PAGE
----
• 2-6 weeks –– chronic sequelae occur in survivors –– cirrhosis and gastrointestinal scarring and strictures

Q5. What investigations are useful in iron poisoning?

Answer and interpretation

In addition to the usual screening tests in suspected tox cases (BSL, ECG, paracetamol level) the following specific tests can be useful:

  • serum iron concentration
    • peak levels occur 4-6 hours following iron ingestion
    • after 6 hours iron levels fall due to intracellular shift
    • levels do not clearly correlate with clinical toxicity, but > 90 micromol/L (500 mcg/dL) is generally considered predictive of systemic toxicity (equivalent to >60mg/kg)
  • blood gas
    • the presence of HAGMA is a useful marker of systemic toxicity
    • in the absence of iron levels a serum bicarbonate level can be used as a surrogate marker
  • abdominal X-ray — can be used to confirm ingestion

Q6. Describe the indications, administration and potential adverse effects of the antidote that can be used in iron toxicity.

Answer and interpretation

Desferrioxamine chelation therapy is an option for severe iron toxicity – the indications, duration and end-points of therapy are controversial.


  • level >90 micromol/L at 4-6 hours post-ingestion
  • evidence of systemic toxicity
    • shock
    • metabolic acidosis
    • altered mental status


  • initial infusion rate of 15 mg/kg/h, reduced if hypotension occurs, may be titrated up to 40mg/kg/h in severe toxicity
  • cardiac monitoring is mandatory
  • desferrioxamine is is made as a 5 mg/mL solution by reconsituting 500mg in 5 mL sterile water then diluting up to 100 mL with normal saline or 5% glucose.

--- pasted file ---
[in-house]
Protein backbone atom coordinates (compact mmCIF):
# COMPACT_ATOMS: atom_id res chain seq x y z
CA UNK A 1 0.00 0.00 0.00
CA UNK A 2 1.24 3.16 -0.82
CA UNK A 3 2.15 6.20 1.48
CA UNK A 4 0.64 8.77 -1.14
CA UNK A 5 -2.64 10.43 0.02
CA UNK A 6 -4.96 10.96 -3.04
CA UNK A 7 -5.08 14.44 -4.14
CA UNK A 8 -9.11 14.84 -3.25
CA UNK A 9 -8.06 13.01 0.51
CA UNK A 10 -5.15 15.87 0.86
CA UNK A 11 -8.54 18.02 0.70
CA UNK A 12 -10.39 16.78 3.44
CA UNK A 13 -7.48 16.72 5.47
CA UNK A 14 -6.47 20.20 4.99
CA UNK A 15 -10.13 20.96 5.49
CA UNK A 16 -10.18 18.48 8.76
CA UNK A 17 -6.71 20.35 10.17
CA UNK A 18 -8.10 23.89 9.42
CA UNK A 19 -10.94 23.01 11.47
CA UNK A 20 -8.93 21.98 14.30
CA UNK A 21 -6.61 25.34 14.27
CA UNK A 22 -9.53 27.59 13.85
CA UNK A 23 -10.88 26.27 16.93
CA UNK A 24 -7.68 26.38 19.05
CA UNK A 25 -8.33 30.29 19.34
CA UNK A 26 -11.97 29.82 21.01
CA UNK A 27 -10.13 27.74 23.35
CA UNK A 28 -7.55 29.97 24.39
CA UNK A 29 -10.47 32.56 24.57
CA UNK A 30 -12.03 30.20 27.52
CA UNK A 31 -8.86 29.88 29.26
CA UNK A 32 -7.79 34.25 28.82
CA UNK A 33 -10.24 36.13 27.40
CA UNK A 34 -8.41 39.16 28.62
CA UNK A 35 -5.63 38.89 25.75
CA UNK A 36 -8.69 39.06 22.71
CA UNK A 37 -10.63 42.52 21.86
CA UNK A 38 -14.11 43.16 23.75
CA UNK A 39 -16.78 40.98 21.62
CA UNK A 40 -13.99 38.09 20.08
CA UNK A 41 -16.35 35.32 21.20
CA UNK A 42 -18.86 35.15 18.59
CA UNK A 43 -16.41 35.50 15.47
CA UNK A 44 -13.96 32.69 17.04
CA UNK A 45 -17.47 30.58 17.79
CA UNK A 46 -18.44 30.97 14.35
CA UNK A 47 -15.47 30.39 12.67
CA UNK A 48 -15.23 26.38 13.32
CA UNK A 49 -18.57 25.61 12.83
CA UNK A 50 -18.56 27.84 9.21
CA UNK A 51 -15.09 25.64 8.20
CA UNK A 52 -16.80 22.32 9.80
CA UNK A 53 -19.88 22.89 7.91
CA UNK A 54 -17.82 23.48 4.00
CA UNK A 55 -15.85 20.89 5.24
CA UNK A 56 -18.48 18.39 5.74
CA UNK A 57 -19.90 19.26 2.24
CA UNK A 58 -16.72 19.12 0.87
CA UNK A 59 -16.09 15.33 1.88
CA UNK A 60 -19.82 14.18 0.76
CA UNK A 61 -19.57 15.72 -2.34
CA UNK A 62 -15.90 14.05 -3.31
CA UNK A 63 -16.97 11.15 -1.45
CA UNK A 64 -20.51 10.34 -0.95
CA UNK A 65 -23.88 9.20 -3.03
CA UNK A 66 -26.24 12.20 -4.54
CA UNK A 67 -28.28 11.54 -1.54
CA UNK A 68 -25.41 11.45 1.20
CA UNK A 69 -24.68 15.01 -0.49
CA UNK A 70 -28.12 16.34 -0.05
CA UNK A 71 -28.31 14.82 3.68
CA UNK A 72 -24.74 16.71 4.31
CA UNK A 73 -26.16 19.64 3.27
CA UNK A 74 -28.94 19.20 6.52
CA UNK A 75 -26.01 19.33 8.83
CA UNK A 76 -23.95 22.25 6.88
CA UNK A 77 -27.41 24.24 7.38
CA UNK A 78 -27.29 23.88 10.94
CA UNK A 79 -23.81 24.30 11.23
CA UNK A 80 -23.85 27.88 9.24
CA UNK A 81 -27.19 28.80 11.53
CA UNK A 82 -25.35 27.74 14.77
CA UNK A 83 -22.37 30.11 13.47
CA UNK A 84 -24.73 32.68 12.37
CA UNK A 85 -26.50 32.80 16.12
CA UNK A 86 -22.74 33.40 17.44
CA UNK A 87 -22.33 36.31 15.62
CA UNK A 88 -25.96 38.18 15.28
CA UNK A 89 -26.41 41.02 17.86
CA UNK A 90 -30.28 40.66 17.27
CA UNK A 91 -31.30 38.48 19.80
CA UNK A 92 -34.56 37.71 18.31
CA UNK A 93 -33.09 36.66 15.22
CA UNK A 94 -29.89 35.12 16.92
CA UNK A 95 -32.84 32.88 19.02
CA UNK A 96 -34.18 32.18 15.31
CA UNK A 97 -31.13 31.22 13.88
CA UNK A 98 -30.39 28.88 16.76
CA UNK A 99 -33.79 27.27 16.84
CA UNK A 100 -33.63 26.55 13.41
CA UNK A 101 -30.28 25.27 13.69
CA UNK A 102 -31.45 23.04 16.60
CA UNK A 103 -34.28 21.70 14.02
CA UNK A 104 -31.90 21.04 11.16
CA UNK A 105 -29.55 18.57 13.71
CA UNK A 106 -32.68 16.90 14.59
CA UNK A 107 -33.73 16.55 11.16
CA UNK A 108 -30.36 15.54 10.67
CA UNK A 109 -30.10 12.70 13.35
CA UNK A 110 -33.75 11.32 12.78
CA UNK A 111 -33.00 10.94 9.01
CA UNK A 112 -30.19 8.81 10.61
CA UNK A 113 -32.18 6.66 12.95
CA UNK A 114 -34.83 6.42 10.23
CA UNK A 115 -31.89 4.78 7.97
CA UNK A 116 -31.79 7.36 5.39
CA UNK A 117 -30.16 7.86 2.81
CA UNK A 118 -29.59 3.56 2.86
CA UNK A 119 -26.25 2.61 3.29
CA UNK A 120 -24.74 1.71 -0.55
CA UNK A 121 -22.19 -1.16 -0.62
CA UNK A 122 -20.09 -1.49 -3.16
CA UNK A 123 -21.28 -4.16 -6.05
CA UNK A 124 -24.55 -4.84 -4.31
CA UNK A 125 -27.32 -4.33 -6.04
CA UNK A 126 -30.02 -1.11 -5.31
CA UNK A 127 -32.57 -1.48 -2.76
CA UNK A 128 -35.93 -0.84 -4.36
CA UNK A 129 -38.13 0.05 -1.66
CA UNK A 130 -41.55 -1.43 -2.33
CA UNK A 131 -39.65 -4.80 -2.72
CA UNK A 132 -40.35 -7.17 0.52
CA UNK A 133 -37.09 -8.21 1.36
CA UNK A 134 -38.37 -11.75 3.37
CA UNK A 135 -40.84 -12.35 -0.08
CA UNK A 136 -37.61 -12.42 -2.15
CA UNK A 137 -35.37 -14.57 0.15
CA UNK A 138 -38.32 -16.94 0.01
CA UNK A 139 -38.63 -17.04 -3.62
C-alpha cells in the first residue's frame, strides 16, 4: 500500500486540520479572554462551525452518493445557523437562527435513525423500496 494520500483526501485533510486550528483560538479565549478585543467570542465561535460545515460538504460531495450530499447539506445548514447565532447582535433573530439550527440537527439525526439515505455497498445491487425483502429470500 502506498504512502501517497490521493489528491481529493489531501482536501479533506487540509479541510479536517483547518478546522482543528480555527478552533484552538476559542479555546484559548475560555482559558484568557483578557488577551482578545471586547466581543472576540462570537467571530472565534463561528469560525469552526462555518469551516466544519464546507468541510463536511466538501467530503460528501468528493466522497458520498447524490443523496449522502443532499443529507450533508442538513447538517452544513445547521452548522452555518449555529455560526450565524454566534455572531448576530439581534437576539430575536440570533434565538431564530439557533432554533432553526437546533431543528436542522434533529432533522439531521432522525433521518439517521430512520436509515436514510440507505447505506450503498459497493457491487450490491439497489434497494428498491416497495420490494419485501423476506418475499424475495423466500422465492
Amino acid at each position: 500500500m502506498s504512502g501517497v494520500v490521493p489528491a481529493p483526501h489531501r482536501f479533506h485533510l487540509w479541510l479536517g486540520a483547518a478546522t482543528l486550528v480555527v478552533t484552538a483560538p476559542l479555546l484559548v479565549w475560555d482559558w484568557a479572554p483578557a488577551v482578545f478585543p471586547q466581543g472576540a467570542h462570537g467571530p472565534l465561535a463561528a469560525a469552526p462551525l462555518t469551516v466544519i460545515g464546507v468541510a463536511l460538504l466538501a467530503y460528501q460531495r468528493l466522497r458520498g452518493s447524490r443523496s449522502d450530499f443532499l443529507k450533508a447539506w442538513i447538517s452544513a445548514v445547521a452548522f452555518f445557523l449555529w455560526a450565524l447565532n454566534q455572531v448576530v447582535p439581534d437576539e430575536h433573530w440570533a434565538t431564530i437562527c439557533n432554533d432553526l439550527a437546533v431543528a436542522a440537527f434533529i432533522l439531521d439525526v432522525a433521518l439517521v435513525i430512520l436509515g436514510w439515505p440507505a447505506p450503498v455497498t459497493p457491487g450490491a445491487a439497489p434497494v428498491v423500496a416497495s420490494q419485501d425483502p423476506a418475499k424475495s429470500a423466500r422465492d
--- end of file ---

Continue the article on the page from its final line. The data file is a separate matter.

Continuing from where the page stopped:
Adverse effects:

  • hypersensitivity
  • hypotension (with rapid or high-dose IV administration)
  • ARDS (with infusions >24h)
  • toxic retinopathy
  • Yersinia sepsis (the ferrioxamine complex is a siderophore that promotes growth)

The infusion can be stopped when the patient is clinically stable and the serum iron level is <60 micromol/L. Ferrioxamine is excreted unchanged in the urine, which classically turns a vin rose colour.

Q7. What is the most important priority in the early management of severe iron toxicity?

Answer and interpretation

Fluid resuscitation

Resuscitate with boluses of 10-20 mL/kg crystalloid to prevent shock from gastrointestinal losses, vasodilation and third spacing.

Q8. What options for decontamination are there for iron toxicity and are they indicated in this case?

Answer and interpretation

Decontamination is not indicated in this cases systemic toxicity is not expected based on risk assessment

Iron – like other metals – does not bind to activated charcoal but whole bowel irrigation can be used for abdominal x-ray confirmed ingestions of >60 mg/kg. In potentially lethal ingestions (e.g. >120 mg/kg) surgical or endoscopic removal of iron are options.

Q9. Does this child need to be retrieved to a tertiary center?

Answer and interpretation


Ingestions of >40/mg/kg in children should be assessed at hospital. Then:

  • Those asymptomatic at 6 hours with a negative abdominal x-ray can be discharged home.